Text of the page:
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Big three apps adjust to disk-based backup

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And it took three weeks for Arun Sondhi, the storage management group lead at a Milwaukee manufacturer, to integrate NetWorker with Sun Microsystems Inc.'s StorageTek ACSLS Manager. Backing up his servers behind a corporate firewall required the purchase of another NetWorker server because opening 25,000 TCP/IP ports on the firewall posed a huge security risk to the organization. His "reliance on backup software has become so big that if it sneezes, the CIO hears it," says Sondhi.

In response to user requests for new features, EMC, IBM and Symantec are:

  • Increasing their support for faster backups and recoveries
  • Enhancing support for encrypted data
  • Offering better ways to protect remote offices
Disk-based backup
Backing up to disk dramatically improves backup times, usually in the 30% to 50% range or greater. Aaron Mathes, chief operations officer for information services at Liberty University in Lynchburg, VA, finds that disk provides him with a higher degree of confidence that his backups are completing successfully. "Disk has had an exponential impact," he says, adding that he backs up 90% of Liberty University's 4TB of data to a disk cache.

The EMC, IBM and Symantec products all include the ability to manage a disk cache (it's an optional feature for NetWorker), a disk volume where data is initially parked before being moved to tape. Disk

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caches can be shared drives on an Ethernet network or a Fibre Channel (FC) SAN drive owned by the backup server. When using a disk cache it's important to:
  • Select volumes large enough for each server to keep a week's to a month's worth of backups online to expedite recoveries. NetWorker 7.3 has a wizard that assesses the size of each server's backup and required retention period, and helps administrators select a disk volume large enough to meet those requirements.


  • Determine what copies of the disk backup need to be written to tape and when. For instance, if a server does incremental daily backups and full weekly backups to the disk cache, you may opt to copy only the full weekly backups to tape to conserve tape and schedule the copies during low-traffic backup times to lessen their impact.


  • Use a watermark, which deletes or transfers backups from the disk cache when a certain level is reached, for example, 90% of disk capacity.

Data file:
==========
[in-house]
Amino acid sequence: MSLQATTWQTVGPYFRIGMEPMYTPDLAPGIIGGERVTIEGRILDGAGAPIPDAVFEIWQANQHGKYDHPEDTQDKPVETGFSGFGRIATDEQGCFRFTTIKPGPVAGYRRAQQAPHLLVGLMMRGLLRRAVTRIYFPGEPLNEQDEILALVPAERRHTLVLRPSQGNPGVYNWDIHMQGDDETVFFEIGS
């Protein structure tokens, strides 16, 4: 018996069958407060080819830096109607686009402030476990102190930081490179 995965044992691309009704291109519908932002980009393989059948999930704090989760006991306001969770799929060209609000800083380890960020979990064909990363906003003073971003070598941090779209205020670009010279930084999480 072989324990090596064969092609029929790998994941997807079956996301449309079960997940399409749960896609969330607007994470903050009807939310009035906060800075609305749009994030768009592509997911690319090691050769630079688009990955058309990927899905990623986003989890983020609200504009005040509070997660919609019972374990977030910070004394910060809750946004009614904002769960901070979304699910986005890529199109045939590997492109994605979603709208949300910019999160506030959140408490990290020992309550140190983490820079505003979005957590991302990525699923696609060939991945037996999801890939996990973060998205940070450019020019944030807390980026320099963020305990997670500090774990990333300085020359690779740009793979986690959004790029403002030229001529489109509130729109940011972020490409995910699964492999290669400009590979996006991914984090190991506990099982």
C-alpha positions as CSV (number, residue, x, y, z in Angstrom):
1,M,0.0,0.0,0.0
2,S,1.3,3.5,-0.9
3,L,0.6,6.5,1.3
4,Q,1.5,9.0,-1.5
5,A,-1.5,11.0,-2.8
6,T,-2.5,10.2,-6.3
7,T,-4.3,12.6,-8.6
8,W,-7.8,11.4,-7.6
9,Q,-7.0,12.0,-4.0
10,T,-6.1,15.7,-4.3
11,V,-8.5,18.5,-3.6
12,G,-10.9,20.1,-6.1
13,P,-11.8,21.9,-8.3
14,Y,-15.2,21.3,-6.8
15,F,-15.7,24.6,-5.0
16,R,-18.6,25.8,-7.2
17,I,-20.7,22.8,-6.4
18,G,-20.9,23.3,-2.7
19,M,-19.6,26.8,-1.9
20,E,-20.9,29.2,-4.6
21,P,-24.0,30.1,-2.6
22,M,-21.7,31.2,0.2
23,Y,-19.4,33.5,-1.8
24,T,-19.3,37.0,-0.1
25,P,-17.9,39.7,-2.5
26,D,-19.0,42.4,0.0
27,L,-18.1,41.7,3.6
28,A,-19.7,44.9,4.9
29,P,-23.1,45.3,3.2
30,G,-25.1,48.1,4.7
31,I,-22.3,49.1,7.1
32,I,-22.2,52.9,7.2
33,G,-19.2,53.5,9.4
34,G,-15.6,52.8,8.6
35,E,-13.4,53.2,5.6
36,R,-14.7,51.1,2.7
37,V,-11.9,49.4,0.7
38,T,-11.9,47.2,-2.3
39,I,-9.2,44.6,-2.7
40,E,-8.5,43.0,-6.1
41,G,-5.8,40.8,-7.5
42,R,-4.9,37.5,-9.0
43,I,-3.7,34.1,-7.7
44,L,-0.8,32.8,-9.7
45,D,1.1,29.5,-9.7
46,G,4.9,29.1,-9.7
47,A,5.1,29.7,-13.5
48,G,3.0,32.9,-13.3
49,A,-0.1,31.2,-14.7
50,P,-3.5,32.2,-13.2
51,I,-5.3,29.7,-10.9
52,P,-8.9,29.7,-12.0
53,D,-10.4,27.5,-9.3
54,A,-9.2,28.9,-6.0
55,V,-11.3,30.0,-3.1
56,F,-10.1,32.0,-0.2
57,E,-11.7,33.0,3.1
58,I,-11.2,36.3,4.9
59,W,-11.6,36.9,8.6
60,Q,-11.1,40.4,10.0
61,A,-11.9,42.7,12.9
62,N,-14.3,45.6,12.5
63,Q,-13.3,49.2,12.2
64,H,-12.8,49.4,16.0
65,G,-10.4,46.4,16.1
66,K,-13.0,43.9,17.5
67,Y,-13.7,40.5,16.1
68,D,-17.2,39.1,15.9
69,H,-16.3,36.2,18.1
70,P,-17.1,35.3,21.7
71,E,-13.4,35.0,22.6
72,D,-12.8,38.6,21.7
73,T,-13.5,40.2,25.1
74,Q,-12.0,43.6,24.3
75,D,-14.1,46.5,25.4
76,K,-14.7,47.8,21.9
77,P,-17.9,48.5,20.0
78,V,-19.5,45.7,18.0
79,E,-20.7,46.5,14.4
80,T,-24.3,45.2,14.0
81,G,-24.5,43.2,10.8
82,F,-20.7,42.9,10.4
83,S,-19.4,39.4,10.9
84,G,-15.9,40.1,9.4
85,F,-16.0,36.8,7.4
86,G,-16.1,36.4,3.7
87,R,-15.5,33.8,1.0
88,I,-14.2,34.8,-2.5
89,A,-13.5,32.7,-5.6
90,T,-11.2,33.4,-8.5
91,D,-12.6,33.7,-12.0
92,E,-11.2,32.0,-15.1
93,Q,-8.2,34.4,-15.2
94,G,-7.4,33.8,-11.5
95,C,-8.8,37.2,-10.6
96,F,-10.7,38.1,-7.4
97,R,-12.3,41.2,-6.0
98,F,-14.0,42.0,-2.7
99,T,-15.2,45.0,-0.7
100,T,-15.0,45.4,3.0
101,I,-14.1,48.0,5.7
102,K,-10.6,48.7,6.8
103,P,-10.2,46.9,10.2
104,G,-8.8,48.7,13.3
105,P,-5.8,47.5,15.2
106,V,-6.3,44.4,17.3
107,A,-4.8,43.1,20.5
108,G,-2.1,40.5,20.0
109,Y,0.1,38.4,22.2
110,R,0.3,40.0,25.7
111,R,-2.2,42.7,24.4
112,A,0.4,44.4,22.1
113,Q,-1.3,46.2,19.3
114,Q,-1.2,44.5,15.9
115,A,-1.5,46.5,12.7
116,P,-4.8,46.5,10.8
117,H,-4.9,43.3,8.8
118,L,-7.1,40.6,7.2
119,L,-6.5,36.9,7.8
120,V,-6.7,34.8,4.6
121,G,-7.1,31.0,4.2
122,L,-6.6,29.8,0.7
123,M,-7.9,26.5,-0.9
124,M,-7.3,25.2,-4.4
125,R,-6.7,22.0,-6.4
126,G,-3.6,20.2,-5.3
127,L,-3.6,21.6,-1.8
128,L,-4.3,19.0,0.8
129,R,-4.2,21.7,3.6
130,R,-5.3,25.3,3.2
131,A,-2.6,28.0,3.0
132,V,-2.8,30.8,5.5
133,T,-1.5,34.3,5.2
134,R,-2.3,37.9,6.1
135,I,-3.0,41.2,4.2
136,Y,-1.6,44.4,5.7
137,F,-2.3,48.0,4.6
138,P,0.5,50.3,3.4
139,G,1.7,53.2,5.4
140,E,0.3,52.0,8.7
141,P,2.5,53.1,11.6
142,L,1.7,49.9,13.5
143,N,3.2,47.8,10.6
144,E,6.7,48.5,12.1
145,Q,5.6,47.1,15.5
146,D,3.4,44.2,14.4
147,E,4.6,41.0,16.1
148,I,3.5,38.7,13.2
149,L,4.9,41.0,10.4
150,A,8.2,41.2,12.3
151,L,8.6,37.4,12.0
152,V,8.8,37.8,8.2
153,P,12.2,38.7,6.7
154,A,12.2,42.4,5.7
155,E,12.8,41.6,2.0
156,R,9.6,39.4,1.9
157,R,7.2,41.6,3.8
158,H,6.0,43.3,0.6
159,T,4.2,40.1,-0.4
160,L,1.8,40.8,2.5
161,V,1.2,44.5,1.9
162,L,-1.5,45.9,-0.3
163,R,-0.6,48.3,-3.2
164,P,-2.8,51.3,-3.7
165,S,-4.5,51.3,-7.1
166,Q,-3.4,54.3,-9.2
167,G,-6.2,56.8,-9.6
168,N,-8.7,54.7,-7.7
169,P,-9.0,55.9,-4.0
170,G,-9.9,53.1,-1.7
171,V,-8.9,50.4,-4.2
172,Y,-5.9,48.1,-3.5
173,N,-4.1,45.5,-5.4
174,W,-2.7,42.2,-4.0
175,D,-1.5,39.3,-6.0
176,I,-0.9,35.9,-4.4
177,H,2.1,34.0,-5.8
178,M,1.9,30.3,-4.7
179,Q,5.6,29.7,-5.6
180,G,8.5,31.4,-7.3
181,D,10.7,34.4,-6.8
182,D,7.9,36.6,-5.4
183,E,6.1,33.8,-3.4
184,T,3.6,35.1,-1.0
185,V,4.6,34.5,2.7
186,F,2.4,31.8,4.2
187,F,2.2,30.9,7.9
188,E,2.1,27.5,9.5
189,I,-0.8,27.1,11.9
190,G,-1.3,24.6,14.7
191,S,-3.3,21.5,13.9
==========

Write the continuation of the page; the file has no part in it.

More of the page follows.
There are three basic ways--high watermarks, time based and manual--in which vendors allow users to manage disk cache threshold levels, although each feature is not in every program. Another major way traditional backup programs are changing is in their support for virtual tape libraries (VTLs). A VTL presents its disks as virtual tapes, and its disk array FC or iSCSI ports as virtual SAIT, SDLT or LTO tape drive images to the backup software. VTLs are easier to implement in the sense that backup software treats VTLs like physical tape libraries--it will detect and manage virtual tapes and tape ports the same way it does with tape libraries. But users may pay extra for VTLs; they cost more on a per-megabyte basis than similarly configured generic disk arrays, and EMC and Symantec charge an additional software license fee to manage VTLs.

Backup software vendors license their VTL software by virtual tape ports or VTL capacity. Symantec initially licensed NetBackup for VTLs the same way it did for a tape drive--by each virtual tape drive. Because a company may use tens--if not hundreds--of virtual tape drives, this licensing approach quickly becomes cost prohibitive. For instance, using Symantec's old model, licensing for 12 virtual tape drives on a 20TB VTL cost $60,000. Symantec now offers NetBackup licensing based on total VTL storage capacity. With the new model, the licensing cost for the 20TB VTL is only $20,000 ($1,000 per VTL terabyte); however, users still need to monitor VTL capacity growth to control future costs.

In addition to having to adjust to different licensing costs, some VTL users are finding that their backup bottlenecks are moving from the tape device to the server. As the speed of backups increase, the VTL puts more demands on the server to ship data to it faster. Ian McLeavy, manager of global enterprise storage at Black & Decker in Baltimore, implemented five EMC VTLs that lowered his NetWorker backup times from 11 hours to seven hours. But because of the increased CPU activity, says McLeavy, "the backup bottleneck has moved to the server."

This was first published in April 2006

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